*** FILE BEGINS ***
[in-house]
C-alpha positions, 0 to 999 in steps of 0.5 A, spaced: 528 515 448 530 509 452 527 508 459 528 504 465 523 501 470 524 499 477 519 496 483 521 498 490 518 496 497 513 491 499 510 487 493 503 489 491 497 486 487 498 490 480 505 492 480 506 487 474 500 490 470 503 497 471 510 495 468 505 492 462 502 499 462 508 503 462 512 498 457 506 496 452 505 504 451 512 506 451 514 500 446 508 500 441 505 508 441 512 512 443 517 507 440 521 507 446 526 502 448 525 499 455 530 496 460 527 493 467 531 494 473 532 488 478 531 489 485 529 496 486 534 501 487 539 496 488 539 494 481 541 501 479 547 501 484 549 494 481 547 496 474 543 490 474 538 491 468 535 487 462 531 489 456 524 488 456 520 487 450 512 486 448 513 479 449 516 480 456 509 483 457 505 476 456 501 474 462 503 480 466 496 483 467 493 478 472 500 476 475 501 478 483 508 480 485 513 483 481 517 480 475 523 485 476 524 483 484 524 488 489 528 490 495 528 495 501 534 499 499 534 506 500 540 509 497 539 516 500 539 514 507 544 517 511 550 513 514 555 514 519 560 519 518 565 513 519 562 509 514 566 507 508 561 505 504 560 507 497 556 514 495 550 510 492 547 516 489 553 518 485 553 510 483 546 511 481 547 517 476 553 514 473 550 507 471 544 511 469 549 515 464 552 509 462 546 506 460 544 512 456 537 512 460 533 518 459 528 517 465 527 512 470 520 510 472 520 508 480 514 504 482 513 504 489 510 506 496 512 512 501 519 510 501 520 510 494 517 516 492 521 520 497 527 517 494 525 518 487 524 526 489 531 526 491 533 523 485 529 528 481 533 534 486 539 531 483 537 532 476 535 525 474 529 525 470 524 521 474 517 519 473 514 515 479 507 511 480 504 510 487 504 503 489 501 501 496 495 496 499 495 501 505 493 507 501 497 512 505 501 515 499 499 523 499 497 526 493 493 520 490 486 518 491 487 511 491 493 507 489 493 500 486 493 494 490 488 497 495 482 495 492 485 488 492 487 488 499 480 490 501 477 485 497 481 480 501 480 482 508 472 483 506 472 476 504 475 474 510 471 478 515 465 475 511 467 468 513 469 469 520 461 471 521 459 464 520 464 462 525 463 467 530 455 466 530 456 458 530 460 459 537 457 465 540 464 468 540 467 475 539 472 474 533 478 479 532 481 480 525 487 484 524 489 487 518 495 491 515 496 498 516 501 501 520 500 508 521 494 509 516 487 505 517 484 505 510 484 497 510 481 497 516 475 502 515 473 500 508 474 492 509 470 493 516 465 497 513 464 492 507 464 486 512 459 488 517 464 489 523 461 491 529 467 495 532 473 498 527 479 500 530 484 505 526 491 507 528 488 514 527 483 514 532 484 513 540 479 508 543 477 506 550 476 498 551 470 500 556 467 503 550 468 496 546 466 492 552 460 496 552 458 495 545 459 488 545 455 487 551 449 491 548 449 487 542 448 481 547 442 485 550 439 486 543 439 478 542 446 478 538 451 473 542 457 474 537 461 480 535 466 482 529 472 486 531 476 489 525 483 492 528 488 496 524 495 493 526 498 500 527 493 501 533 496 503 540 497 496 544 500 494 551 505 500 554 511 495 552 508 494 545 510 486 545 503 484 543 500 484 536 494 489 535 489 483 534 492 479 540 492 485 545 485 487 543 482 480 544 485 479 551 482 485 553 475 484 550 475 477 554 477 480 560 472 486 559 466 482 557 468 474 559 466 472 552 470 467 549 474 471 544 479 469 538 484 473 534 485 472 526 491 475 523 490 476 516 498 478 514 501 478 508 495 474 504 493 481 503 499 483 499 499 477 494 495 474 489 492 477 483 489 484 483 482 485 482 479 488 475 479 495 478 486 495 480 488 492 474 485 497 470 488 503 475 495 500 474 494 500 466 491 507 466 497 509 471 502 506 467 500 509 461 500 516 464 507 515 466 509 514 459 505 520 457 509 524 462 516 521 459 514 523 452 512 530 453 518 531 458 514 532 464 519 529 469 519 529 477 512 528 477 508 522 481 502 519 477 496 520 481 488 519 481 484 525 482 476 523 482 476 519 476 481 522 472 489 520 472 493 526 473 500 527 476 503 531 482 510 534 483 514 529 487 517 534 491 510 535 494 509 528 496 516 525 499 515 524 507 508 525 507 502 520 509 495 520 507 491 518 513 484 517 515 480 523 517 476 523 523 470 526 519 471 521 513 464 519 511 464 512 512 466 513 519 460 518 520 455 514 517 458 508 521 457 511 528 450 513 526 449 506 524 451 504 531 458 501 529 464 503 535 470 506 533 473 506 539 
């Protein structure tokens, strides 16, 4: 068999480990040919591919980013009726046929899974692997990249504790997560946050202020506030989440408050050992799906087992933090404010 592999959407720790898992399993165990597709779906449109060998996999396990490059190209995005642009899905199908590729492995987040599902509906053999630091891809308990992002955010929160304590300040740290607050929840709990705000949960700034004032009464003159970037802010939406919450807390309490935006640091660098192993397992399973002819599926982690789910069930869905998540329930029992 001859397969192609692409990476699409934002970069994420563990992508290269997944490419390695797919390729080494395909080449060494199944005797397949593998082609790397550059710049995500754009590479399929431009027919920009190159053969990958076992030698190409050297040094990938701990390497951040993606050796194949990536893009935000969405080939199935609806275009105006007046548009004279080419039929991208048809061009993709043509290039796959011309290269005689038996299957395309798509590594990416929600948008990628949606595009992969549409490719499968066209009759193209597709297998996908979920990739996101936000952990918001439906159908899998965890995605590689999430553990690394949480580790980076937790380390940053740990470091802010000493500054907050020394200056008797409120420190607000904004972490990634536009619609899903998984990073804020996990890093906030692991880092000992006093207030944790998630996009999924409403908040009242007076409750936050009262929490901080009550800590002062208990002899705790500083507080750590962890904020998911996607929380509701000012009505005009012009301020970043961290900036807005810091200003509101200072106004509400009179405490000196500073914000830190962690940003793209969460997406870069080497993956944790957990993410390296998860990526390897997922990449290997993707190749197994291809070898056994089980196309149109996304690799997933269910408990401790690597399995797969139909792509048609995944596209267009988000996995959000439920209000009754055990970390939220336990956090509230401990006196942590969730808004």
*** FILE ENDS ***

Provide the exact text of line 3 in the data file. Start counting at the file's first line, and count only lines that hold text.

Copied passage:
């Protein structure tokens, strides 16, 4: 068999480990040919591919980013009726046929899974692997990249504790997560946050202020506030989440408050050992799906087992933090404010 592999959407720790898992399993165990597709779906449109060998996999396990490059190209995005642009899905199908590729492995987040599902509906053999630091891809308990992002955010929160304590300040740290607050929840709990705000949960700034004032009464003159970037802010939406919450807390309490935006640091660098192993397992399973002819599926982690789910069930869905998540329930029992 001859397969192609692409990476699409934002970069994420563990992508290269997944490419390695797919390729080494395909080449060494199944005797397949593998082609790397550059710049995500754009590479399929431009027919920009190159053969990958076992030698190409050297040094990938701990390497951040993606050796194949990536893009935000969405080939199935609806275009105006007046548009004279080419039929991208048809061009993709043509290039796959011309290269005689038996299957395309798509590594990416929600948008990628949606595009992969549409490719499968066209009759193209597709297998996908979920990739996101936000952990918001439906159908899998965890995605590689999430553990690394949480580790980076937790380390940053740990470091802010000493500054907050020394200056008797409120420190607000904004972490990634536009619609899903998984990073804020996990890093906030692991880092000992006093207030944790998630996009999924409403908040009242007076409750936050009262929490901080009550800590002062208990002899705790500083507080750590962890904020998911996607929380509701000012009505005009012009301020970043961290900036807005810091200003509101200072106004509400009179405490000196500073914000830190962690940003793209969460997406870069080497993956944790957990993410390296998860990526390897997922990449290997993707190749197994291809070898056994089980196309149109996304690799997933269910408990401790690597399995797969139909792509048609995944596209267009988000996995959000439920209000009754055990970390939220336990956090509230401990006196942590969730808004």